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Teen Brain Development Presentation
Transcript of Teen Brain Development Presentation
Understanding teen brain development and behavior
Library Behavior Continuum
Teens Need Libraries
1) Be calm
2) Instruct: Name the behavior
& set the expectation
3) Warn: Name the consequence
4) Follow through: this may mean a ban or trespass
5) Reflect & Debrief
Recognize some of the important brain development activities that occur during adolescence and how this impacts behavior
Employ developmentally appropriate, compassionate responses to adolescent behavior
Learn ways to support and engage adolescents where they are developmentally
The Developing Brain
Modulation of intense emotions
and problem solving
Understanding other people and their emotions
Considering the future and making predictions
Impulse control and delaying gratification
Foreseeing and weighing possible consequences of behavior
"The adaptive-adolescent story casts the teen less as a rough draft than as an exquisitely sensitive, highly adaptable creature wired almost perfectly for the job of moving from the safety of home into the complicated world outside." National Geographic, Teenage Brains, Oct 2011
Presented by: Rachel McDonald & Jennifer Wooten
Questions about the brain?
Working With Teens
Home and school situations may contribute to behavior problems.
Teens may feel safe in acting out around us – we are the trusted adults.
Sometimes, no adults are trusted.
Teens may have different cultural expectations and experiences that may cause them to self-sabotage when it comes to following the rules of conduct.
Remember, people will judge you by your actions, not your intentions. You may have a heart of gold -- but so does a hard-boiled egg.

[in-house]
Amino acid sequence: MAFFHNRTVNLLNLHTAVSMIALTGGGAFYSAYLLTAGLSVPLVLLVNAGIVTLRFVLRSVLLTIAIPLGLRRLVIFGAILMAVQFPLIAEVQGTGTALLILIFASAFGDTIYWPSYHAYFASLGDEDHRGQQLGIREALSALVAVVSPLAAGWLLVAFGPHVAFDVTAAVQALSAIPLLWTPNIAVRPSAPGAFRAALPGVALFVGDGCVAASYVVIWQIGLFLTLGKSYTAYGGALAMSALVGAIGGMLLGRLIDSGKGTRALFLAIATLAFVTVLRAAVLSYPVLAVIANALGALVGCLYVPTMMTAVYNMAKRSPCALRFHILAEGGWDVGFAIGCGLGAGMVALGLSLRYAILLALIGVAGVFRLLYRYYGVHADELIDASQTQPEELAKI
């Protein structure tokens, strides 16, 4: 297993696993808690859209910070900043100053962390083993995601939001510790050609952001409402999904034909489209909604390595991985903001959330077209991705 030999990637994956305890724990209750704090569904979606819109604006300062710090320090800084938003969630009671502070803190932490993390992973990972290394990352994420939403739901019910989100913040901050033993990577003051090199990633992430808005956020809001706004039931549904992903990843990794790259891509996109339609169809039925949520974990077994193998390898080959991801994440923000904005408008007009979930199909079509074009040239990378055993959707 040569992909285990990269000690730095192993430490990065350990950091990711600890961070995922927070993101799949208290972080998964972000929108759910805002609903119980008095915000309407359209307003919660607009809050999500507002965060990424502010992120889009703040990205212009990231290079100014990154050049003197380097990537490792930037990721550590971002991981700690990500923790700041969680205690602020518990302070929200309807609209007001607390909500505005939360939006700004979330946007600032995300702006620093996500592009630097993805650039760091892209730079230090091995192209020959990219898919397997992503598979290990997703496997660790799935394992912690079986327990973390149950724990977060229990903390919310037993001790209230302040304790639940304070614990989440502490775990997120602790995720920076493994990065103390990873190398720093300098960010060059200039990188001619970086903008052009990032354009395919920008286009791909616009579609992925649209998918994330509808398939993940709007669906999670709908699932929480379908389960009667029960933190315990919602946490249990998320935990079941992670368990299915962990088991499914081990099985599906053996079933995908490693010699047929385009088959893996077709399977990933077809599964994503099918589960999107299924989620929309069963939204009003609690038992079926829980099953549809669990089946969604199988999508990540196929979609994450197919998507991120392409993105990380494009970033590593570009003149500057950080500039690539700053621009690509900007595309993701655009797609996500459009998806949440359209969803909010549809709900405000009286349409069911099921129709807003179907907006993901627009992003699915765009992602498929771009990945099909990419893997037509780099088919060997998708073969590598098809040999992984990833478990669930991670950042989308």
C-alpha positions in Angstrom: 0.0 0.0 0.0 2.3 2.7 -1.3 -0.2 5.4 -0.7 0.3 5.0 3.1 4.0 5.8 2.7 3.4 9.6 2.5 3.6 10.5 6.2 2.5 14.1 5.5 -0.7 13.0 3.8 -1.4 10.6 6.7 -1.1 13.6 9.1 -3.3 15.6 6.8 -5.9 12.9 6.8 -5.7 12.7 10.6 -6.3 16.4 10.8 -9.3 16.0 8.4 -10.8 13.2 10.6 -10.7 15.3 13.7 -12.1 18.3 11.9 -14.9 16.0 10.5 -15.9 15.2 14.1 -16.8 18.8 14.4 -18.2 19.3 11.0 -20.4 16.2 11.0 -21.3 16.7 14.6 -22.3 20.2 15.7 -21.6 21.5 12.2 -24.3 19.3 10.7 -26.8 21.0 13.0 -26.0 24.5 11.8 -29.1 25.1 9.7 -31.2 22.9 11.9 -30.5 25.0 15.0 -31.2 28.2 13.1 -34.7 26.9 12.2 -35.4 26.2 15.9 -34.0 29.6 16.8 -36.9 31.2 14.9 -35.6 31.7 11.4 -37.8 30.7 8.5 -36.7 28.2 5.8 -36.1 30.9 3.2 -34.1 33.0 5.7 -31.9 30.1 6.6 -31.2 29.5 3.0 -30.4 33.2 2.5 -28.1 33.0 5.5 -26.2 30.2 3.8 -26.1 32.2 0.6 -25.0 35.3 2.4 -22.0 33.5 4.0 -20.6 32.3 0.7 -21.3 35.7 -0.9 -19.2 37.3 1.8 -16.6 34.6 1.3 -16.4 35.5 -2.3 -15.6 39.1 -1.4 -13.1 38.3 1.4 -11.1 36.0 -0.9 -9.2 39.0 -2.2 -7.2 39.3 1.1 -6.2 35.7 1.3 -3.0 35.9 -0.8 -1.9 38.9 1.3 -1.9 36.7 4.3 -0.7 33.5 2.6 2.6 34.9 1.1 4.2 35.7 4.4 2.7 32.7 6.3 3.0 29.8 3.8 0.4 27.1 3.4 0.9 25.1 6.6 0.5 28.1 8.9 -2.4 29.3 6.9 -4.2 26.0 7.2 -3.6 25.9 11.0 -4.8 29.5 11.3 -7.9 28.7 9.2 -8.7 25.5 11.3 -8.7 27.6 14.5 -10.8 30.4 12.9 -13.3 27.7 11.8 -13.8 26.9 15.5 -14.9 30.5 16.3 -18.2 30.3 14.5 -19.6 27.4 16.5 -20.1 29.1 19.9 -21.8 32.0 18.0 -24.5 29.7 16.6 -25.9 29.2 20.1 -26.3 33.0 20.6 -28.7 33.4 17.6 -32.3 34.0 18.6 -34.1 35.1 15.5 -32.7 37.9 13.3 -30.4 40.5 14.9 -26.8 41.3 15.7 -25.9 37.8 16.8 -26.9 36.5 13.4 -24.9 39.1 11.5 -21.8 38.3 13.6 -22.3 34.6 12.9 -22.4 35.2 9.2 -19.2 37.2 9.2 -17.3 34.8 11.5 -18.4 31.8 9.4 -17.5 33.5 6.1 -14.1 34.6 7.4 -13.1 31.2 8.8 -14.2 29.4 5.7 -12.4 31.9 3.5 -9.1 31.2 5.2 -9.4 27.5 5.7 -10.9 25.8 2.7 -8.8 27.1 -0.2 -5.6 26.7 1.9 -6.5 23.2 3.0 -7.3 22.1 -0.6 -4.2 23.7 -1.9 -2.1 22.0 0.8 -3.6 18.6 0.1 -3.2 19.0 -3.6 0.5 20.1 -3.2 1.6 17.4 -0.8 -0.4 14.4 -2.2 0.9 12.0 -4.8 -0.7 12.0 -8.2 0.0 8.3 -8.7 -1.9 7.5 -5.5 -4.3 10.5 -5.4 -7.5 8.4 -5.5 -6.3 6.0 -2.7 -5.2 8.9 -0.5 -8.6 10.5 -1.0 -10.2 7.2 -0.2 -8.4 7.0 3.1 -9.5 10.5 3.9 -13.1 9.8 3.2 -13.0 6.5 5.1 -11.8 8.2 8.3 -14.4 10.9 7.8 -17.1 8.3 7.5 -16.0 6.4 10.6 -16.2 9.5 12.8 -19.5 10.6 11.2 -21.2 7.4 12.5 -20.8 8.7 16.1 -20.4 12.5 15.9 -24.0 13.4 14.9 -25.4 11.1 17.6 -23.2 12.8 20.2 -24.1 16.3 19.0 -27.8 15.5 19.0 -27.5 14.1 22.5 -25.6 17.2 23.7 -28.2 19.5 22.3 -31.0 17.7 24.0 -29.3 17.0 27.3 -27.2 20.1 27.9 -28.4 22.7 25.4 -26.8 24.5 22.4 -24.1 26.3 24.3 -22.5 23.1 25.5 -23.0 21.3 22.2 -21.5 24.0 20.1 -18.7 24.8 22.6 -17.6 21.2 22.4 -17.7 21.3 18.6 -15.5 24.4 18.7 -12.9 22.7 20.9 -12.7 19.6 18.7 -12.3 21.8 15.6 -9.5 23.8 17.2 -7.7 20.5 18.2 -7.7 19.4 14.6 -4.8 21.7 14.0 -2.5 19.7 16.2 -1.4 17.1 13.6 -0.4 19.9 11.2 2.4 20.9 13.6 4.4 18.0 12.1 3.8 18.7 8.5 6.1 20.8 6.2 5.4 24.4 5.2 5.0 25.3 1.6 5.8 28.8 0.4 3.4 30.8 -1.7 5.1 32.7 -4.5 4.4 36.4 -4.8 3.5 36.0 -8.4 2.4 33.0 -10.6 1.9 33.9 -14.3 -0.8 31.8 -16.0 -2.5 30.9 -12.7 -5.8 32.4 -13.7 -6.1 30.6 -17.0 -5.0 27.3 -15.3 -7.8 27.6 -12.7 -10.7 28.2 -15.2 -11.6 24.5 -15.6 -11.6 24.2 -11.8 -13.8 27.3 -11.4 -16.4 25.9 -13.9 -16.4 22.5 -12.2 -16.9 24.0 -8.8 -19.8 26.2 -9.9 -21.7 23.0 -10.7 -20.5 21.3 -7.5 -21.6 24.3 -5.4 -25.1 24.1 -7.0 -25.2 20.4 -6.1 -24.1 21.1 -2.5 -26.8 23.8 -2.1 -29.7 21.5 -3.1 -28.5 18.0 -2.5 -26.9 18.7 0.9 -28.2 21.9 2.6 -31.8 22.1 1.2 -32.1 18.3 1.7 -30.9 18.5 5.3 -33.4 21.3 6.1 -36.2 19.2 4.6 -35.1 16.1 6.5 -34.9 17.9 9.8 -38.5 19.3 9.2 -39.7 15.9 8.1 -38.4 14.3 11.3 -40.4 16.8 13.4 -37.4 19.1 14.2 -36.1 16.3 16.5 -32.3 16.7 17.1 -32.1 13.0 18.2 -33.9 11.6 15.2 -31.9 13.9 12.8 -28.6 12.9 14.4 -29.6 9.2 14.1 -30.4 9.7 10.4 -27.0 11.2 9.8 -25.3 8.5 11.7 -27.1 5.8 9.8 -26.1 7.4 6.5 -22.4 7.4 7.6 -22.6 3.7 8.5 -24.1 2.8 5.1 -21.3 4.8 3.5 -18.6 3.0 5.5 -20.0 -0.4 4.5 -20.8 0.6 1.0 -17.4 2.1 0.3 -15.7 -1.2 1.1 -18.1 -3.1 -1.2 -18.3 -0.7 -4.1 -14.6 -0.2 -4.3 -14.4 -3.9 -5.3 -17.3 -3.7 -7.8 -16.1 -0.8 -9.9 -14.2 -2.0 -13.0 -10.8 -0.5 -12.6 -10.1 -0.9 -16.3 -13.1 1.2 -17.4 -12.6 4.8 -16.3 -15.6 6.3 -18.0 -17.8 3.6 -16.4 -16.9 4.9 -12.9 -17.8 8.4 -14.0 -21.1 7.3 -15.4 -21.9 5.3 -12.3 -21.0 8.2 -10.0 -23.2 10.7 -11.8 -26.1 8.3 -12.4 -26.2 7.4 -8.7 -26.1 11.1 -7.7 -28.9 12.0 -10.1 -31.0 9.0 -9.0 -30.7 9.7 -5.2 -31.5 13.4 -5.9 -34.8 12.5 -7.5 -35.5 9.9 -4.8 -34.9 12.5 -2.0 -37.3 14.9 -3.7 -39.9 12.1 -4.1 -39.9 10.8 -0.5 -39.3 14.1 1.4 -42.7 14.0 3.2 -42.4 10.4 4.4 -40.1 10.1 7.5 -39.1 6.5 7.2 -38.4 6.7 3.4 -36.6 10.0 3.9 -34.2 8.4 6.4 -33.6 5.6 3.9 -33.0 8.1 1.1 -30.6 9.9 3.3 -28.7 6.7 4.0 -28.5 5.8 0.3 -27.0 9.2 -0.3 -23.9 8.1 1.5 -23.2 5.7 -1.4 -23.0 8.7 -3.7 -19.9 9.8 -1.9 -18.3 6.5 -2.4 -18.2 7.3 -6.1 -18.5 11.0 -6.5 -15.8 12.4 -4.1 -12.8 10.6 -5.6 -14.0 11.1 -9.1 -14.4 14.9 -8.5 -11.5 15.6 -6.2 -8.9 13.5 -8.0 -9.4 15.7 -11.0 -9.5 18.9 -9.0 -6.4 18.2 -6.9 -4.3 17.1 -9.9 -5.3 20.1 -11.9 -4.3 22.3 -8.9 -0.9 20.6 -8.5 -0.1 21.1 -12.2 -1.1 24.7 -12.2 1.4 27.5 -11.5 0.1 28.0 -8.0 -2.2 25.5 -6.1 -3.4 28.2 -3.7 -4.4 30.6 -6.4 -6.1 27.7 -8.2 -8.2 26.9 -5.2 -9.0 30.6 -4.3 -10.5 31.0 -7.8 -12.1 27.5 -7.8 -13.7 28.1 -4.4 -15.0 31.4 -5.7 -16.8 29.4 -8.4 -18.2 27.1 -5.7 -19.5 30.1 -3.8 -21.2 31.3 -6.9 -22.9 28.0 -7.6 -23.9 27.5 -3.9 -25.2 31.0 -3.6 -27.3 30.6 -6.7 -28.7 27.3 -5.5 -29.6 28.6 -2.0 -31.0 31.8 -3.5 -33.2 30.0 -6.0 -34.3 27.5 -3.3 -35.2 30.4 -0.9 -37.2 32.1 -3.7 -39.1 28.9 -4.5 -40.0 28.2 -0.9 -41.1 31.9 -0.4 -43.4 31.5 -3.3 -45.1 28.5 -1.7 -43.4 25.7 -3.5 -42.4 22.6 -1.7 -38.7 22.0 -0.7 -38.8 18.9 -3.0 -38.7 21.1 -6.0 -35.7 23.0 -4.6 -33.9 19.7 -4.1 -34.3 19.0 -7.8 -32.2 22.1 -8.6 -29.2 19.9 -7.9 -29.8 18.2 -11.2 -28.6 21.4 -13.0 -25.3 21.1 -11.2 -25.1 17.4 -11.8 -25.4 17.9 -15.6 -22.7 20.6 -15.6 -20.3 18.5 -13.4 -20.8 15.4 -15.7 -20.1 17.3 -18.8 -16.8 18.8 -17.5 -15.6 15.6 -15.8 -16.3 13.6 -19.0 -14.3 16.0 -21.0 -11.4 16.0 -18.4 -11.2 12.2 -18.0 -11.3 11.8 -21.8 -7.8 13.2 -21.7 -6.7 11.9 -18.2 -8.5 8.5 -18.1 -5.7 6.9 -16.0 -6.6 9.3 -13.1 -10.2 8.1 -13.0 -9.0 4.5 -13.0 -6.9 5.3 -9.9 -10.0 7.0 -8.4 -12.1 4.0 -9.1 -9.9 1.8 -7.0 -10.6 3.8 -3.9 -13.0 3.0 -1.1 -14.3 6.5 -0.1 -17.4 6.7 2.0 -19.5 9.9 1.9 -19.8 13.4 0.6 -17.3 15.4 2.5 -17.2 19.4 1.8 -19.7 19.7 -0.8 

Forming strategies and planning
Inhibiting inappropriate behavior and initiating appropriate behavior
"The adolescent brain is not a broken or defective brain!
It is exquisitely forged by the forces of our evolutionary
history to have different features compared to children or adults." Dr. Jay Giedd
By about age 5, the brain is 90% of its adult size.
Fight or Flight
Teens have less white matter (myelin) in the frontal lobes of their brains when compared to adults, but this amount increases as the teen ages. With more myelin comes the growth of important brain connections, allowing for better flow of information between brain regions.
How do you
create a welcoming environment?
Lower levels of dopamine during adolescence
causes teens to seek out experiences
that will give them a dopamine hit.
Dopamine = pleasure/reward
Teens focus on the positive outcomes of a risky situation more than on the negative consequences
All staff (except pages) have the right and responsibility to address behavior issues with teens.
Use it or lose it!
Takeaway tips - handout
Teen Brain Training Bibliocommons List
What would the Pre-Frontal Cortex Do??